Bank Of Montreal replaces plaques commemorating killing of Iroquois chief
BMO sought federal approval first because Place d'Armes square building is a heritage site
After years of criticism from Indigenous communities, the Bank of Montreal (BMO) has removed two stone plaques from the facade of a building in Montreal's tourist sector that commemorated the killing of an Iroquois chief in 1644.
The plaques, one in English and the other in French, told the tale of the founder of Montreal, Paul de Chomedey, sieur de Maisonneuve, who killed the chief "with his own hands. March 1644.'"
Calls to take down the stones grew last year as people across the country began debating what to do with statues and other historic markers that were deemed offensive to Indigenous peoples.
On Tuesday, workers had removed the offending plaques and were readying to replace them with new stones whose message excluded the line about Maisonneuve's busy hands.
A less provocative stone rested at the feet of one worker and read: "Near this square, afterwards named la Place d'Armes, the founders of Ville Marie first encountered the Iroquois whom they defeated in March 1644.''
Michael Rice, who said he first complained to the bank about the plaques in 1992, has "mixed feelings'' about BMO's decision and the new message on the stones.
He never wanted the bank to remove the markers entirely, he said. Rather, he just wanted another plaque to be installed beside the other ones, to give the Iroquois perspective.
Rice said he called the bank about a year ago to ask, once again, if they could change the message on the building's facade.
"What's so difficult about putting another plaque underneath, saying the Iroquois were trying to defend their territory?'' he asked. "They weren't fighting for nothing.''
For Rice, leaving out the Iroquois' intentions to protect their territory helps to erase their history on the island of Montreal.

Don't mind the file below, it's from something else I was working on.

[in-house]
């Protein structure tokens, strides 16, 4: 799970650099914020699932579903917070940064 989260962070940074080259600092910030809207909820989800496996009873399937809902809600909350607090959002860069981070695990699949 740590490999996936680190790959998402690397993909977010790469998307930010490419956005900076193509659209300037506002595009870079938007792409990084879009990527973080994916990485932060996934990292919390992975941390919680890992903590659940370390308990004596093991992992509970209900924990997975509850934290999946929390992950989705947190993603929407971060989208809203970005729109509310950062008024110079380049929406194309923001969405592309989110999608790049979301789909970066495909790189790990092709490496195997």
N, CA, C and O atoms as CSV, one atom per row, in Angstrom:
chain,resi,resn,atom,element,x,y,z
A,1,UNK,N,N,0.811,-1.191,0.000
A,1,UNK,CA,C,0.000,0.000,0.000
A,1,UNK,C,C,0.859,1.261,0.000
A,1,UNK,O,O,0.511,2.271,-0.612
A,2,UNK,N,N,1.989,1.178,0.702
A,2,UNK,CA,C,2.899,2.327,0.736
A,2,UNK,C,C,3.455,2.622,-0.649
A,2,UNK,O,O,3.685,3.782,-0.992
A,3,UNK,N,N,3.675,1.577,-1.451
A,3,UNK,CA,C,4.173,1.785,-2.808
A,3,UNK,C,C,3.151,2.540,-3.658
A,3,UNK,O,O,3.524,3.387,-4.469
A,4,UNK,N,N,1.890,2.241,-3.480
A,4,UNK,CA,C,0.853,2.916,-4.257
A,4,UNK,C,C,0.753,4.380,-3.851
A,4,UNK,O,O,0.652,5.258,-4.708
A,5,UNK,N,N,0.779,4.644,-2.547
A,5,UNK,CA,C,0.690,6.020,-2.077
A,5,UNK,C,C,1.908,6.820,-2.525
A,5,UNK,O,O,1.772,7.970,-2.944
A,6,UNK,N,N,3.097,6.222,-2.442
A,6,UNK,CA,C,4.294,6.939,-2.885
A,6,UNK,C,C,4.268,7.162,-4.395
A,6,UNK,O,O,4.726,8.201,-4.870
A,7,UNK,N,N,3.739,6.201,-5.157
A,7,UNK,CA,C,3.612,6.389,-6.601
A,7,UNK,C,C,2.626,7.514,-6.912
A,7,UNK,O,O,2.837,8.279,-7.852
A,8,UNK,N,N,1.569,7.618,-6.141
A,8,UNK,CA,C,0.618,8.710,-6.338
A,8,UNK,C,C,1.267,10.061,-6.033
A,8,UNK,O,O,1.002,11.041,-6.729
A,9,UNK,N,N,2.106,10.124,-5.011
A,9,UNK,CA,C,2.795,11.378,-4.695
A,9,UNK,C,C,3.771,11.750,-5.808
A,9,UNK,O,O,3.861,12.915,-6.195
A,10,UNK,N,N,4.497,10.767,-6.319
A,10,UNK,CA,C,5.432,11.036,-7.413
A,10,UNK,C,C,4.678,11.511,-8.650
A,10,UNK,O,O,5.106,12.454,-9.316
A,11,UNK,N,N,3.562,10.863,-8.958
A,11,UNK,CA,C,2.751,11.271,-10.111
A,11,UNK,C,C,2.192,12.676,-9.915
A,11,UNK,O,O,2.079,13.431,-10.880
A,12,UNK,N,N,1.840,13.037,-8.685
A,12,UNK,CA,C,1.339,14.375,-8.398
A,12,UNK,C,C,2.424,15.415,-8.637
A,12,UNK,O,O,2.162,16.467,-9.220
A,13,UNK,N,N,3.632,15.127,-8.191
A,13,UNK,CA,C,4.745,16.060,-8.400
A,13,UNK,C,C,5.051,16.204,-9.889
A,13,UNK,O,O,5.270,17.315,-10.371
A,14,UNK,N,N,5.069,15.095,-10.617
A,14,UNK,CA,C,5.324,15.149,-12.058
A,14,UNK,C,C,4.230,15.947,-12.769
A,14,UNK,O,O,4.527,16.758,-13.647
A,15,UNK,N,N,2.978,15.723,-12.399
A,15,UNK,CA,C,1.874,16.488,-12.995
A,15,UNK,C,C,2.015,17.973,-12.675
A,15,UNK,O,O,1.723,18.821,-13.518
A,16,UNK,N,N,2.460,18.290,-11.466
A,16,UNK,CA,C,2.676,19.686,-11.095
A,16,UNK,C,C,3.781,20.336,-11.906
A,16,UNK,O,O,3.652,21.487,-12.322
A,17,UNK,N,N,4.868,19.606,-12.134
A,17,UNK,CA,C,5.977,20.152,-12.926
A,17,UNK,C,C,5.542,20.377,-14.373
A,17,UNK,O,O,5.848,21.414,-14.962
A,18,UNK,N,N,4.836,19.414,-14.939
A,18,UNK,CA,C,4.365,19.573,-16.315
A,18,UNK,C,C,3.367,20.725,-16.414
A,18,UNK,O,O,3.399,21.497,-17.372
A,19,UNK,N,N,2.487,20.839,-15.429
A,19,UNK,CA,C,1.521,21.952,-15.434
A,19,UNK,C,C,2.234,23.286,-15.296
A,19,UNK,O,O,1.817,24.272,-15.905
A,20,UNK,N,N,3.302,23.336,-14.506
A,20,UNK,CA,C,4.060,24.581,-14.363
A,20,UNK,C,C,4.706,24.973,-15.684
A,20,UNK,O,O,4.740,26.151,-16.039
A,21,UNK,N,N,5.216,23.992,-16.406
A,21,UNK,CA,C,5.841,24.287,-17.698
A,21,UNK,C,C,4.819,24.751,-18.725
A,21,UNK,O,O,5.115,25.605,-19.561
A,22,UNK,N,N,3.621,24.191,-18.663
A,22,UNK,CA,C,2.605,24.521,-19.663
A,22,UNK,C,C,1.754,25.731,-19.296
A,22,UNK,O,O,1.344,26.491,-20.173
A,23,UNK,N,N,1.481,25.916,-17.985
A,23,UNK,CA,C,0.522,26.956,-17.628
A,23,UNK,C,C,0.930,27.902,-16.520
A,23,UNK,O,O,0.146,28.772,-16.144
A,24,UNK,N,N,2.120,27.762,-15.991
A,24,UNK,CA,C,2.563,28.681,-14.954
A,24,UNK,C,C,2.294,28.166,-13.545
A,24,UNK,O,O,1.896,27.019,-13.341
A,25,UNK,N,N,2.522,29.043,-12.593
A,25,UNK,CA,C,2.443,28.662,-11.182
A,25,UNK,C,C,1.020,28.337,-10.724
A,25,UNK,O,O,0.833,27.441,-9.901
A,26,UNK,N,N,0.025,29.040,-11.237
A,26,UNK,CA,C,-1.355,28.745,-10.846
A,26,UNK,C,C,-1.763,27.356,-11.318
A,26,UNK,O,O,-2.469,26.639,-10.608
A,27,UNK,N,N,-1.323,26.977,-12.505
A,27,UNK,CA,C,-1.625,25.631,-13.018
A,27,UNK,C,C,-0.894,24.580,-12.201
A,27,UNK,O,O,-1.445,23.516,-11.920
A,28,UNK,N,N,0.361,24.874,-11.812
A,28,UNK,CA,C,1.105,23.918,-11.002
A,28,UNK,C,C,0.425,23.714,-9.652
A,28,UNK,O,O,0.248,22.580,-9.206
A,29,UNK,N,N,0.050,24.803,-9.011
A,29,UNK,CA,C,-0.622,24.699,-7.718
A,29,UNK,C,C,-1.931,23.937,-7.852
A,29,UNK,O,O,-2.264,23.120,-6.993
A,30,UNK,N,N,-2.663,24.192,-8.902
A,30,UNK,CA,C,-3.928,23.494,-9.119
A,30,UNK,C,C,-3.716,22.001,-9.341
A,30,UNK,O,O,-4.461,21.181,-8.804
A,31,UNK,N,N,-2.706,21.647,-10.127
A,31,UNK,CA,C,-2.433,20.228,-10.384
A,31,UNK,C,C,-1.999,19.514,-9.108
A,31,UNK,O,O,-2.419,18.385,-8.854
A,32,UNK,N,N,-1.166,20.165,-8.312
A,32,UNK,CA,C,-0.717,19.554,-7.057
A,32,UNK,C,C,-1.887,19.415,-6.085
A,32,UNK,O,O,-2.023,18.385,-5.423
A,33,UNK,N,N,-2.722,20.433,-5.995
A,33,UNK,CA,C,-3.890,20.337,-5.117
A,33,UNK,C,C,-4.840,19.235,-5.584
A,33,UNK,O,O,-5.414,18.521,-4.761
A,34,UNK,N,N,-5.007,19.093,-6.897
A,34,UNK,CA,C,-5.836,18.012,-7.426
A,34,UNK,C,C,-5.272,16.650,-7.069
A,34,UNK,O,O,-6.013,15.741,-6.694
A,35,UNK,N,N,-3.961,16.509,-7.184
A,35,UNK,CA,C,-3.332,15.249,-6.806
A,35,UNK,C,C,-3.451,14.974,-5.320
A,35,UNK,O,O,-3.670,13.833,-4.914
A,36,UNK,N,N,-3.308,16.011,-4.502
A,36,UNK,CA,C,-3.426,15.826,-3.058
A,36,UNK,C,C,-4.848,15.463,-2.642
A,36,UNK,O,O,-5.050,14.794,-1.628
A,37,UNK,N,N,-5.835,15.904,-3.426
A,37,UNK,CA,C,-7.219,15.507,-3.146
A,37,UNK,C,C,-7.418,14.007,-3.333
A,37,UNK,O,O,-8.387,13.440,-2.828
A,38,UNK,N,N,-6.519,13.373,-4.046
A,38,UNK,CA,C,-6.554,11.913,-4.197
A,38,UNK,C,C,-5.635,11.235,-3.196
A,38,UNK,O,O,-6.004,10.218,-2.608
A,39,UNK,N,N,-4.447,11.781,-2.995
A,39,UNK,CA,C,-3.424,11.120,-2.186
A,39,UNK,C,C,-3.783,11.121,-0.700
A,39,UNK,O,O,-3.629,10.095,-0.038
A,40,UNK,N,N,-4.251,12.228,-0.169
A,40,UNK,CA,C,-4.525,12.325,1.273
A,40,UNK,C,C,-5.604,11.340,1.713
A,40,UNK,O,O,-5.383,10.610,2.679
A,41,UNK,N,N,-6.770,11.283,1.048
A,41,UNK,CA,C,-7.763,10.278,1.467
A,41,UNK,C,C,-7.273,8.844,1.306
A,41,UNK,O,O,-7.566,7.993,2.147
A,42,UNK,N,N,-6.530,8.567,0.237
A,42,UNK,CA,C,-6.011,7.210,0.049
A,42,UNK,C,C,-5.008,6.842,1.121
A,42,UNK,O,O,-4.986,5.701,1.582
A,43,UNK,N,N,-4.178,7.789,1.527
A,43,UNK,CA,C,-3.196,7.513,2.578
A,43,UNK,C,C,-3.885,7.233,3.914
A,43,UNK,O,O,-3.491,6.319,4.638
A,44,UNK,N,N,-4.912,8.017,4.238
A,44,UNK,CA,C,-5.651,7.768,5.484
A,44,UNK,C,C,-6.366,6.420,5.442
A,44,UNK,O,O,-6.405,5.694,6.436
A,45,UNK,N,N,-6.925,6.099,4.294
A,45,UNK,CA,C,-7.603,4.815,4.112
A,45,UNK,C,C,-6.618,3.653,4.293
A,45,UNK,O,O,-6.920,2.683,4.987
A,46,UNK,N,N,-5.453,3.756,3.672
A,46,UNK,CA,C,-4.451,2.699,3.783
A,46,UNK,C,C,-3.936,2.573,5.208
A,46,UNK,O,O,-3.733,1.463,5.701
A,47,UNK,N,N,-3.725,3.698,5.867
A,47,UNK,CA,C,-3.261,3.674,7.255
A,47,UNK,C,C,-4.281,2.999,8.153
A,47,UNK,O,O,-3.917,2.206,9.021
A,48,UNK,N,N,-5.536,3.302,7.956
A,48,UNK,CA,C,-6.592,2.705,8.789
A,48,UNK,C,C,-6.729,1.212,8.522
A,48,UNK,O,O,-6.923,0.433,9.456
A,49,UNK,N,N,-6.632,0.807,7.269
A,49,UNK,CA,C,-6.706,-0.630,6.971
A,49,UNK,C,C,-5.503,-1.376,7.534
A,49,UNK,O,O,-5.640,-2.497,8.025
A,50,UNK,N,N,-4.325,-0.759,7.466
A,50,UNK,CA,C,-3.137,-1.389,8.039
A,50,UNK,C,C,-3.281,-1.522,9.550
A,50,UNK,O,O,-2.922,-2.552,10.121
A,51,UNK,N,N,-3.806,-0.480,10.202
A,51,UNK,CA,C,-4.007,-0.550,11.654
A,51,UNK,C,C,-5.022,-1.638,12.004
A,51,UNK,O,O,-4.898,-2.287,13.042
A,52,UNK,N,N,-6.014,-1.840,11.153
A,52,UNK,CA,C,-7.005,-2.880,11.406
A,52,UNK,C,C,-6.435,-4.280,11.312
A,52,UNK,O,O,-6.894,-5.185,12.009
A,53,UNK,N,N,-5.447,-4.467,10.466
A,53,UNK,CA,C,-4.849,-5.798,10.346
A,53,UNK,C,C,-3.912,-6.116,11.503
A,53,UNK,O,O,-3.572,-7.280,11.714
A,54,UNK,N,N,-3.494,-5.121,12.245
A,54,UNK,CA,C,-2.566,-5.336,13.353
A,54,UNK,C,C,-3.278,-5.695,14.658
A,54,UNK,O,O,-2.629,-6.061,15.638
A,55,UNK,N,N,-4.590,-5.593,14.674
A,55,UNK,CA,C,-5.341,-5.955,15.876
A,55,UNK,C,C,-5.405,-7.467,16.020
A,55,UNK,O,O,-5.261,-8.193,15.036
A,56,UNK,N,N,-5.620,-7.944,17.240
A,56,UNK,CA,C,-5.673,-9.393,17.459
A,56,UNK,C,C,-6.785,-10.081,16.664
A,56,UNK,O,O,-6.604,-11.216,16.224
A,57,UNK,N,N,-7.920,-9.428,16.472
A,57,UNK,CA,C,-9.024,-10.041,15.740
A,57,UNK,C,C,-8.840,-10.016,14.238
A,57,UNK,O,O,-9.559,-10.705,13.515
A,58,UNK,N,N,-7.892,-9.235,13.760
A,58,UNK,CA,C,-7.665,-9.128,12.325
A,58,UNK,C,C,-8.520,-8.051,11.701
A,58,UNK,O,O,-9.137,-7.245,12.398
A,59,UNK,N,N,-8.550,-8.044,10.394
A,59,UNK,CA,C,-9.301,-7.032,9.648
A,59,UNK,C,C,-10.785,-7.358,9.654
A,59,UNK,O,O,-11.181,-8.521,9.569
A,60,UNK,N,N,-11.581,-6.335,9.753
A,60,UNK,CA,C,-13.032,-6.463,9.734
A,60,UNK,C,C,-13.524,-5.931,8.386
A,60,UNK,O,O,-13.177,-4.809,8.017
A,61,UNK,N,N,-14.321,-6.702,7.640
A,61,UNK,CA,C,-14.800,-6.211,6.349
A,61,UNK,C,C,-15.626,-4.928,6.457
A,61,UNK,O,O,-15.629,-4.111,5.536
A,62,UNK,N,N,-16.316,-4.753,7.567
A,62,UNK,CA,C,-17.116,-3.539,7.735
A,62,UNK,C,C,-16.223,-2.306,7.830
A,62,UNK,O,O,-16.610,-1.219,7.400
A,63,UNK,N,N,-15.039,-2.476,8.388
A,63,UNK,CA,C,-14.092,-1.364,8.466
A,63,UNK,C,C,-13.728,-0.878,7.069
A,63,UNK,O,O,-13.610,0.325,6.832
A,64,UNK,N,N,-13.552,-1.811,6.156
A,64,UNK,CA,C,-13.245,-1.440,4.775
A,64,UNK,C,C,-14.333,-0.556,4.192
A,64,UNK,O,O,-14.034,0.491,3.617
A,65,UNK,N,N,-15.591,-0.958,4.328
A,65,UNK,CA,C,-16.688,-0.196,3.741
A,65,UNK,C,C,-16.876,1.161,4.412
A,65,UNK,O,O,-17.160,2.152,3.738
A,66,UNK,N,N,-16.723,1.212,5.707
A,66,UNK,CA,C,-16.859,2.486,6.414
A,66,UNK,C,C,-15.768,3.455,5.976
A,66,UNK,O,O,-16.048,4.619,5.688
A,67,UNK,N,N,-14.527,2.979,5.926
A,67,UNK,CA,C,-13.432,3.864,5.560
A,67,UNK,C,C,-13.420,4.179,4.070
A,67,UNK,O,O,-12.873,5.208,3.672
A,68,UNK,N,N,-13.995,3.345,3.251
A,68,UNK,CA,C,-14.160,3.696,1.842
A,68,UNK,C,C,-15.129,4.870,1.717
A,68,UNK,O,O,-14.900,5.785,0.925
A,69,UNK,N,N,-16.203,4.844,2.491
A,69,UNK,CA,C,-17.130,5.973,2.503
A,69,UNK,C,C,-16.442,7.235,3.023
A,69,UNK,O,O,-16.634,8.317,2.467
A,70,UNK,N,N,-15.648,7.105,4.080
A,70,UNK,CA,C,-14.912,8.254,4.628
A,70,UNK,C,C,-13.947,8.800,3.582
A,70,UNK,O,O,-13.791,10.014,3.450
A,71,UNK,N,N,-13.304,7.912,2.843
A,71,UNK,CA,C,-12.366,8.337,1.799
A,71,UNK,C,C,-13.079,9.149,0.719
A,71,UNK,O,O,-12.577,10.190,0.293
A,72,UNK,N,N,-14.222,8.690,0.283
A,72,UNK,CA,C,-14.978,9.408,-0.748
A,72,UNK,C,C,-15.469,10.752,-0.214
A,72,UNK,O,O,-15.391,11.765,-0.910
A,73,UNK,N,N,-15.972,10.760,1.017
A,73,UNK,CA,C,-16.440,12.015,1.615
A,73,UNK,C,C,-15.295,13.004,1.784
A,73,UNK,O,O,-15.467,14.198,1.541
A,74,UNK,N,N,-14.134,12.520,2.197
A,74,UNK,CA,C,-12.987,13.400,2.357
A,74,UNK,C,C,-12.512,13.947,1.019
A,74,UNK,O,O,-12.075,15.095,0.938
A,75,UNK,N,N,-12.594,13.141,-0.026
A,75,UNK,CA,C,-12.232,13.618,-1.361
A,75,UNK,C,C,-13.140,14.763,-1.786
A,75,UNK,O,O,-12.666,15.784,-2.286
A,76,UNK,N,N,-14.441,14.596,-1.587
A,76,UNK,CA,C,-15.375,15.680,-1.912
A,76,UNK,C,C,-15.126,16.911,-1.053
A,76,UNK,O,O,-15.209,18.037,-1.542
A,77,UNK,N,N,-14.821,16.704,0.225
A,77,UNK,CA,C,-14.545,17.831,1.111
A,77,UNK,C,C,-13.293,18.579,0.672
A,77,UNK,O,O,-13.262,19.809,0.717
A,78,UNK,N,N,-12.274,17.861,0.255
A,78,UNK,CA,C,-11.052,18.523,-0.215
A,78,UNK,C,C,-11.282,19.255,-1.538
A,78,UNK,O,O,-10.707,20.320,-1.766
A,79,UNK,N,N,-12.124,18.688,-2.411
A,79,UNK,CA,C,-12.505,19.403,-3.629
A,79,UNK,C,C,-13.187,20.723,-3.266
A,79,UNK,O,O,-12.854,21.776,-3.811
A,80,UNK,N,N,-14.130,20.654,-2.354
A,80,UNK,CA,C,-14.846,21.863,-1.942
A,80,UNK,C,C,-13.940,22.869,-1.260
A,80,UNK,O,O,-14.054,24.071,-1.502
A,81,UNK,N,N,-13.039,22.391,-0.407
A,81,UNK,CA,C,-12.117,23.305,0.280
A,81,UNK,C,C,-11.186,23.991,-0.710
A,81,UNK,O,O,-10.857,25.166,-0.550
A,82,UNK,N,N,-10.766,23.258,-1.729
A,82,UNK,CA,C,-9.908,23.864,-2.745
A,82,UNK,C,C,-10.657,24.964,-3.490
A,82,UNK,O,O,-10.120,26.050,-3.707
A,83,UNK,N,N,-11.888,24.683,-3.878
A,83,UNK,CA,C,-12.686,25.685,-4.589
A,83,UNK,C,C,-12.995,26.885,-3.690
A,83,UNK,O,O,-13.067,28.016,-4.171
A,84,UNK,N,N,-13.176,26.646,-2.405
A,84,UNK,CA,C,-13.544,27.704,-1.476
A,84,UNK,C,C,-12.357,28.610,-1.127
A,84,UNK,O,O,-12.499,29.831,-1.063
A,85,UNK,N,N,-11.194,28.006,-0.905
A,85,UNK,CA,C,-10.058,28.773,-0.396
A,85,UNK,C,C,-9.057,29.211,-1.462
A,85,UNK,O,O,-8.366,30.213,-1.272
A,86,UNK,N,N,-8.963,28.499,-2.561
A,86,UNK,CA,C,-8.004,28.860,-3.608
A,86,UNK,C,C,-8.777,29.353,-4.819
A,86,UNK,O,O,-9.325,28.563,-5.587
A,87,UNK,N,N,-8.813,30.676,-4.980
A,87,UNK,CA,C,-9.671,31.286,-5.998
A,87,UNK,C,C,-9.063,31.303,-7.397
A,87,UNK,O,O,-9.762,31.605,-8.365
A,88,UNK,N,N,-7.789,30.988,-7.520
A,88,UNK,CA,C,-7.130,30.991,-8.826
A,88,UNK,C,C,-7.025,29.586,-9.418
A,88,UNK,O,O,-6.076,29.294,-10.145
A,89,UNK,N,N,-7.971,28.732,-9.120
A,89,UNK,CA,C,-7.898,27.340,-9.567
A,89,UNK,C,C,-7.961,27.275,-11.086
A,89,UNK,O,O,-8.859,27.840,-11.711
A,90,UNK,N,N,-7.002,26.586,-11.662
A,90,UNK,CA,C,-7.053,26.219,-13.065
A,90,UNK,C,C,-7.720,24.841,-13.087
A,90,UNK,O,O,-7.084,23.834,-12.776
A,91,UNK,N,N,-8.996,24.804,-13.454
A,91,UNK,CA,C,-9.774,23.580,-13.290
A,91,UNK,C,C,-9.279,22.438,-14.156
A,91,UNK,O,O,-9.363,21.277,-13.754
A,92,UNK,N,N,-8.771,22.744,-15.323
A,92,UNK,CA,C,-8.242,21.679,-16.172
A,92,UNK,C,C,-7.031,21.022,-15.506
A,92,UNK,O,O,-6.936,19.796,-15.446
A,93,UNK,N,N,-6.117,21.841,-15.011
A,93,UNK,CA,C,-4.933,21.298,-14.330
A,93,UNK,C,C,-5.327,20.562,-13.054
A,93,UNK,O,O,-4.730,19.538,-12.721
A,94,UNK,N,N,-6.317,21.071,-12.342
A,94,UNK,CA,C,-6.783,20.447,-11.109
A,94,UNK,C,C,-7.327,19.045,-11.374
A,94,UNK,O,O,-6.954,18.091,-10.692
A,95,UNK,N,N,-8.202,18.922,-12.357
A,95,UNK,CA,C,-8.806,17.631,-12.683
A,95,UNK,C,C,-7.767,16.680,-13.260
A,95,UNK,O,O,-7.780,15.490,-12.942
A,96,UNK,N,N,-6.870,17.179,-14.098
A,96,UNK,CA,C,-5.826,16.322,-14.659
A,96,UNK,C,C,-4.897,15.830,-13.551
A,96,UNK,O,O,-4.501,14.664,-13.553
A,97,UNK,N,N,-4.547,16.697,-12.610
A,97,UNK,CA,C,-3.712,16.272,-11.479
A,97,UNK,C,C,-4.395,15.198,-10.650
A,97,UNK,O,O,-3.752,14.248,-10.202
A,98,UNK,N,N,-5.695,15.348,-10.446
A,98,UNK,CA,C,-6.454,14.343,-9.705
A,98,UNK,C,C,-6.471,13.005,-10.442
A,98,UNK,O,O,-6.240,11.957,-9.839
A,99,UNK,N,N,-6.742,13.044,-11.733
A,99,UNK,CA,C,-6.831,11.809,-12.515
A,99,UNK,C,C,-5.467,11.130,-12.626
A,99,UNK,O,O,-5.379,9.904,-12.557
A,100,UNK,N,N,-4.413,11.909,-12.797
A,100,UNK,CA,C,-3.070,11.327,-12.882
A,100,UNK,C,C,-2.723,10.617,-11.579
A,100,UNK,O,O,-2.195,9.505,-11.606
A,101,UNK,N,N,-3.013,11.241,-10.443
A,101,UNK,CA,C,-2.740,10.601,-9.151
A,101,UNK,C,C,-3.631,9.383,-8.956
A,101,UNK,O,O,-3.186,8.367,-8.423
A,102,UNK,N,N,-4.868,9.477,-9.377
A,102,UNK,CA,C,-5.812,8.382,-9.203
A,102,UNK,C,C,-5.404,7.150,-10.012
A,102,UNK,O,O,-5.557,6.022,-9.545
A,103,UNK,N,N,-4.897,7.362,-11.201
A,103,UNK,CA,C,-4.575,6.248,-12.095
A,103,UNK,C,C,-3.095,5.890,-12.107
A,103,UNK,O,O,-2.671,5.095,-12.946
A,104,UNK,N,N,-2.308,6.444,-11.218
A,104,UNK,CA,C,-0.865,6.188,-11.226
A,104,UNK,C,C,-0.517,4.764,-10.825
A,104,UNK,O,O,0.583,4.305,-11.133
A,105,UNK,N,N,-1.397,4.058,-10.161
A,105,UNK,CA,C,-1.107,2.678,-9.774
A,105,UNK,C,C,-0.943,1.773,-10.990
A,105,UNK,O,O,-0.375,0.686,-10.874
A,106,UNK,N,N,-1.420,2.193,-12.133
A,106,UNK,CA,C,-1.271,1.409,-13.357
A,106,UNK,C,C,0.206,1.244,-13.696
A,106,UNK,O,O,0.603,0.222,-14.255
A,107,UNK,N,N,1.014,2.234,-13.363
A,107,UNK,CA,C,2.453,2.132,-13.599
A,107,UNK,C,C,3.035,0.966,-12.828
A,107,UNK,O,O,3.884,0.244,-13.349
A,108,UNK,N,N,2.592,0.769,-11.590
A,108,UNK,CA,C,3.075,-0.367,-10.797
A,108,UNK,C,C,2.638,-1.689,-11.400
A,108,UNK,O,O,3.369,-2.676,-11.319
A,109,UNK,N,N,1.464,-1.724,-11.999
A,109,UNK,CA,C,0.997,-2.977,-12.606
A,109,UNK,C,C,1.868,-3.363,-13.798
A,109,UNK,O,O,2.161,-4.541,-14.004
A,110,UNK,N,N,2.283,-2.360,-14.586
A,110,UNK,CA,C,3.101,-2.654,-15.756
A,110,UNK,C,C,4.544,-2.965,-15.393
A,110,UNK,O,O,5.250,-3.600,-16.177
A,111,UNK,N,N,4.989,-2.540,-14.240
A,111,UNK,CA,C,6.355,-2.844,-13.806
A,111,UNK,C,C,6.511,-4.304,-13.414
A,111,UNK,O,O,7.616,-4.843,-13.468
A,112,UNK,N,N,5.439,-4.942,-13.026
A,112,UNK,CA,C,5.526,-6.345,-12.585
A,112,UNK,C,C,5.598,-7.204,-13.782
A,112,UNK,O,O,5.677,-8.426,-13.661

The Bank of Montreal building in Place d'Armes square has been designated a heritage site. Authorization was needed by the Quebec government before the two stones markers could be touched.
BMO spokesman François Morin said in an email: "Today, BMO replaced two stone plaques, one in French and one in English, on the building facade in the historic Place d'Armes square, across from a statue of Paul de Chomedey de Maisonneuve, founder of Montreal.''
"Last June, BMO sought approval from the Quebec Ministry of Culture, because the building has heritage designation, to remove the plaques in order to change a false sentence referring to the death of the Iroquois chief.''
The Culture Department didn't immediately return a request for comment.
Debates are ongoing across the country on how to commemorate history in a way that includes Indigenous perspectives.
Earlier this year, Halifax's city council decided to remove a statue paying tribute to Col. Edward Cornwallis, who founded Halifax in 1749 and soon after issued a bounty on Mi'kmaq scalps in response to an attack on colonists.
The Mi'kmaq have long called for removal of tributes to Cornwallis, some calling his actions a form of genocide.